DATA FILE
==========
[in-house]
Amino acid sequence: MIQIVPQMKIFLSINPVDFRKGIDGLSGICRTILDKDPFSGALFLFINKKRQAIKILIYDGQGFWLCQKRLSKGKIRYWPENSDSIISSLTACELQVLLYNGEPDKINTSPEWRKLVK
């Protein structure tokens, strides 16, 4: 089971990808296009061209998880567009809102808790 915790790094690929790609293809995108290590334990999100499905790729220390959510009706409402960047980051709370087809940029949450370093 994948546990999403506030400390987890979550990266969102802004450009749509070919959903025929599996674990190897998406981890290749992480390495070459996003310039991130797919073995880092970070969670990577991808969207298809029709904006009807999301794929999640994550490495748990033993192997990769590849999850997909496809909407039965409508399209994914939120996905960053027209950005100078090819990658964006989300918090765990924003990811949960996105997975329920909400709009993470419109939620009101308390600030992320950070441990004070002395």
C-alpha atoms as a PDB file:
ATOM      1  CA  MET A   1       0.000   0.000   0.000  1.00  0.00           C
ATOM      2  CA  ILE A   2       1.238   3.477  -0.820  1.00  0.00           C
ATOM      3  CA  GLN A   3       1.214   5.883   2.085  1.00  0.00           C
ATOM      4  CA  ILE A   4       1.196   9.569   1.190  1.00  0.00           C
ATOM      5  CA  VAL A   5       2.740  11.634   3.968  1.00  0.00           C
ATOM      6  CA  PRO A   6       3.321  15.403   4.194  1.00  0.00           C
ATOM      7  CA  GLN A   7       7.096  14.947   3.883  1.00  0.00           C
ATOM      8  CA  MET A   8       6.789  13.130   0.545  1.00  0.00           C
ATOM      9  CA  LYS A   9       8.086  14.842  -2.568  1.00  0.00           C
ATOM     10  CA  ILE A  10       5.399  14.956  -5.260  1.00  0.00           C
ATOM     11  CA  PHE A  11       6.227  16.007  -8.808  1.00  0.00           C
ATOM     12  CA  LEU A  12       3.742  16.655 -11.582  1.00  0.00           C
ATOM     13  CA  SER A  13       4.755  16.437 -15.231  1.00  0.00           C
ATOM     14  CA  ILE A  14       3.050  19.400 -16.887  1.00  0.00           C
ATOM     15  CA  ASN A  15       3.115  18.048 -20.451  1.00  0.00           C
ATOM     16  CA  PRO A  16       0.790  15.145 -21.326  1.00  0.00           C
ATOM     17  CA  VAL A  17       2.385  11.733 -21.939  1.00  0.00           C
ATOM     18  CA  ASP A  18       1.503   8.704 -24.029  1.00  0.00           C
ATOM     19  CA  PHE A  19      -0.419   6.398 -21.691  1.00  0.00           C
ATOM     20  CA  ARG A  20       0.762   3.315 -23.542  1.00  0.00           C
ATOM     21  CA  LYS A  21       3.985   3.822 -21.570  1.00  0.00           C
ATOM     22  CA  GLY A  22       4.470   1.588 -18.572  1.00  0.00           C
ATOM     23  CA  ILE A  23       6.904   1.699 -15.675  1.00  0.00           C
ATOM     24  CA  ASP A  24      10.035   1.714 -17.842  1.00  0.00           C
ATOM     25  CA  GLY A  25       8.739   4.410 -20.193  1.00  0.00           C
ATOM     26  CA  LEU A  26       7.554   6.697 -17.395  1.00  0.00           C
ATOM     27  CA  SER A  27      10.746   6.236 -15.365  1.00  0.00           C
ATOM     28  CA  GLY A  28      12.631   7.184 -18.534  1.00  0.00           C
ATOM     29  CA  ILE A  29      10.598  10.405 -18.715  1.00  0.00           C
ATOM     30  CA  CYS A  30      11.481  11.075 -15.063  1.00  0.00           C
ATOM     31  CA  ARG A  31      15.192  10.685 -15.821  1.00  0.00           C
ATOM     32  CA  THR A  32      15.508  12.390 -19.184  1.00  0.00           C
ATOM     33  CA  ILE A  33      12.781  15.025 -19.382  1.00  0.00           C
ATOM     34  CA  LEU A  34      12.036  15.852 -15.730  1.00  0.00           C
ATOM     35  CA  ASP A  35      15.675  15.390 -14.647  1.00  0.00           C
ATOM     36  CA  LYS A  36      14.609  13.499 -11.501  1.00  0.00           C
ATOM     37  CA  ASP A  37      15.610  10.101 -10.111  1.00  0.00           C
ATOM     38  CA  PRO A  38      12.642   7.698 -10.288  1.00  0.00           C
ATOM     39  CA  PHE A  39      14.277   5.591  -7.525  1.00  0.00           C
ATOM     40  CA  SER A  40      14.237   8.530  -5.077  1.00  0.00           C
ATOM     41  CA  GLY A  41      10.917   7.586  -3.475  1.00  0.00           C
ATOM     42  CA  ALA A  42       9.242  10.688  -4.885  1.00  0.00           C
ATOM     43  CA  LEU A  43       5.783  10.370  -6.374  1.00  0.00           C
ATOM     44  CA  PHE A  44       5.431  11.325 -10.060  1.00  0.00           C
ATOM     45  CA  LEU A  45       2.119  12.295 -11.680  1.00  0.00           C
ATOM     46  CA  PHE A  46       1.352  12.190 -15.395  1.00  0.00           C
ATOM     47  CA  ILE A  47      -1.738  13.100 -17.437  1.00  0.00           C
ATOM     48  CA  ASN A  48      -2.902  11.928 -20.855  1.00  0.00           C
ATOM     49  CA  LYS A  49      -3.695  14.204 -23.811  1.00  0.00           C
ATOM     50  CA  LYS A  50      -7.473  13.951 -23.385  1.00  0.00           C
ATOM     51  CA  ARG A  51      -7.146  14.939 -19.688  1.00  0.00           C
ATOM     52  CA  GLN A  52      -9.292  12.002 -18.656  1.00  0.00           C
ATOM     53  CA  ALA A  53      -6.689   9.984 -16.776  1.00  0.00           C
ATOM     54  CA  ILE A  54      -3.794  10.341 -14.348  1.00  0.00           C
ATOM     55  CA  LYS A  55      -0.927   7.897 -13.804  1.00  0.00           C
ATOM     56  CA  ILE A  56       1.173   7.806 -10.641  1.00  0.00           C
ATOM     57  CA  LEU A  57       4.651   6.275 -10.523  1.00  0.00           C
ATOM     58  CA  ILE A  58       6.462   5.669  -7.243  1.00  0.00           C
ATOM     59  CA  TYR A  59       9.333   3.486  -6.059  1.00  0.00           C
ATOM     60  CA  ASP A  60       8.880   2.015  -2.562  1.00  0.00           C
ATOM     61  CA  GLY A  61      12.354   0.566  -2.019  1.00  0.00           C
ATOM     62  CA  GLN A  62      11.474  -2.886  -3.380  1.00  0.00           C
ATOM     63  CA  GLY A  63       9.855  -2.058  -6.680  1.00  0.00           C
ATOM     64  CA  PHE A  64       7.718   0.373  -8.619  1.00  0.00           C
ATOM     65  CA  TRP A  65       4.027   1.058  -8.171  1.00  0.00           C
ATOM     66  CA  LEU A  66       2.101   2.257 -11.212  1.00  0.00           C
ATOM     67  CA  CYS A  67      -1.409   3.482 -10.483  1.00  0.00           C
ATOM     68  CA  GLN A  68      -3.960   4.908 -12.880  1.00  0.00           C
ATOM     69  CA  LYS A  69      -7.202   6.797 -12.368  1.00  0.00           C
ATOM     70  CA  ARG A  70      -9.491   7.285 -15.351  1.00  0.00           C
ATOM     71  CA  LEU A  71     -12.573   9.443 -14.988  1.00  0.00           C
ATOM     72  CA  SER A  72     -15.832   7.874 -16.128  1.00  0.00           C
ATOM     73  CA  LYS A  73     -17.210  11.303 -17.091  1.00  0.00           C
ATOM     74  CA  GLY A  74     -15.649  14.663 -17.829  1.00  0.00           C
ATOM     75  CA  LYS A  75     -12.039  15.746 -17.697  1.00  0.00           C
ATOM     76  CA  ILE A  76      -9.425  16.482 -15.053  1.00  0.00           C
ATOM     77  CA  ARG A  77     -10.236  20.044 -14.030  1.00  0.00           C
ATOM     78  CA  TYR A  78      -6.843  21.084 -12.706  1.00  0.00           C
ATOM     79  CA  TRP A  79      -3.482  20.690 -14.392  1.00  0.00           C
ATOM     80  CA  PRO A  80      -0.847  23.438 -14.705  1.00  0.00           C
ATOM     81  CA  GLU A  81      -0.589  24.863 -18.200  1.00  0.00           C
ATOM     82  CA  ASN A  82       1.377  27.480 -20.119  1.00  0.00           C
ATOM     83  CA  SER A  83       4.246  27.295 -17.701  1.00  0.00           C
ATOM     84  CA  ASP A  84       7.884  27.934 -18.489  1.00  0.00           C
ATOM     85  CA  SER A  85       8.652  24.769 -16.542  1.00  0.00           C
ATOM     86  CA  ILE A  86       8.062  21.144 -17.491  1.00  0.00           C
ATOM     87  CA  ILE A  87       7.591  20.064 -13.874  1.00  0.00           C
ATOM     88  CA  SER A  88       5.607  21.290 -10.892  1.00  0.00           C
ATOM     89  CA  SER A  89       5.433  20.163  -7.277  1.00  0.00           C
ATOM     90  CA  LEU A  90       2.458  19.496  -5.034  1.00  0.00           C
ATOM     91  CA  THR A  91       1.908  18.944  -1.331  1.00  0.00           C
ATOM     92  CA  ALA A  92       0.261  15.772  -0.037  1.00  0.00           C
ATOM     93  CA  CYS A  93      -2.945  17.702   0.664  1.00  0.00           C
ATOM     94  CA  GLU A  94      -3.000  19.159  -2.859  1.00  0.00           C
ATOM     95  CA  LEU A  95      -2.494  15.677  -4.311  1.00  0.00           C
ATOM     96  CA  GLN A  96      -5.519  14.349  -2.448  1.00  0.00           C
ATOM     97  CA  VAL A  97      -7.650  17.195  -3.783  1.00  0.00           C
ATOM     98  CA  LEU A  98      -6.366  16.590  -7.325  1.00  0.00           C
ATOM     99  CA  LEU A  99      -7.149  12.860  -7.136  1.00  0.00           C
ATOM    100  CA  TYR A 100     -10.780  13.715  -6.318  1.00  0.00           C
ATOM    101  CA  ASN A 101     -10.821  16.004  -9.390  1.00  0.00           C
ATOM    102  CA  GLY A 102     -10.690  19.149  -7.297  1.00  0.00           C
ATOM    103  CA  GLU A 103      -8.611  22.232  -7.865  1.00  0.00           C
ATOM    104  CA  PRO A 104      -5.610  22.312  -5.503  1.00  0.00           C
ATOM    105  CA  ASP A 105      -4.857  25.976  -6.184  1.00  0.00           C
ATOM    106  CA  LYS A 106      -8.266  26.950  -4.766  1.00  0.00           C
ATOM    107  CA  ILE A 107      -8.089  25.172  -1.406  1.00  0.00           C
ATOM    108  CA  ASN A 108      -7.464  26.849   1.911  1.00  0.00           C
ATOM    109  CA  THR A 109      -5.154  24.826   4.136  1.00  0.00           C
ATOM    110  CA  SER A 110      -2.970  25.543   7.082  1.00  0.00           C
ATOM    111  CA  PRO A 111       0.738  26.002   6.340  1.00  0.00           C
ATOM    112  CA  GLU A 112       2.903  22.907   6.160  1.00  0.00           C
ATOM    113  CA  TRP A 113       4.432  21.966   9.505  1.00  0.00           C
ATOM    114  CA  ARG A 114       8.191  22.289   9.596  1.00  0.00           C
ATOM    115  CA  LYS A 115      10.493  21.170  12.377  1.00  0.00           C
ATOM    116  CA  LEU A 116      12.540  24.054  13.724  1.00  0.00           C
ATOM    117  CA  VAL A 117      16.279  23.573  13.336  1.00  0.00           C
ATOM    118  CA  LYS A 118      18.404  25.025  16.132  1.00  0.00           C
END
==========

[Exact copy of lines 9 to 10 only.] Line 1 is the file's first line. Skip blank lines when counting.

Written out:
ATOM      5  CA  VAL A   5       2.740  11.634   3.968  1.00  0.00           C
ATOM      6  CA  PRO A   6       3.321  15.403   4.194  1.00  0.00           C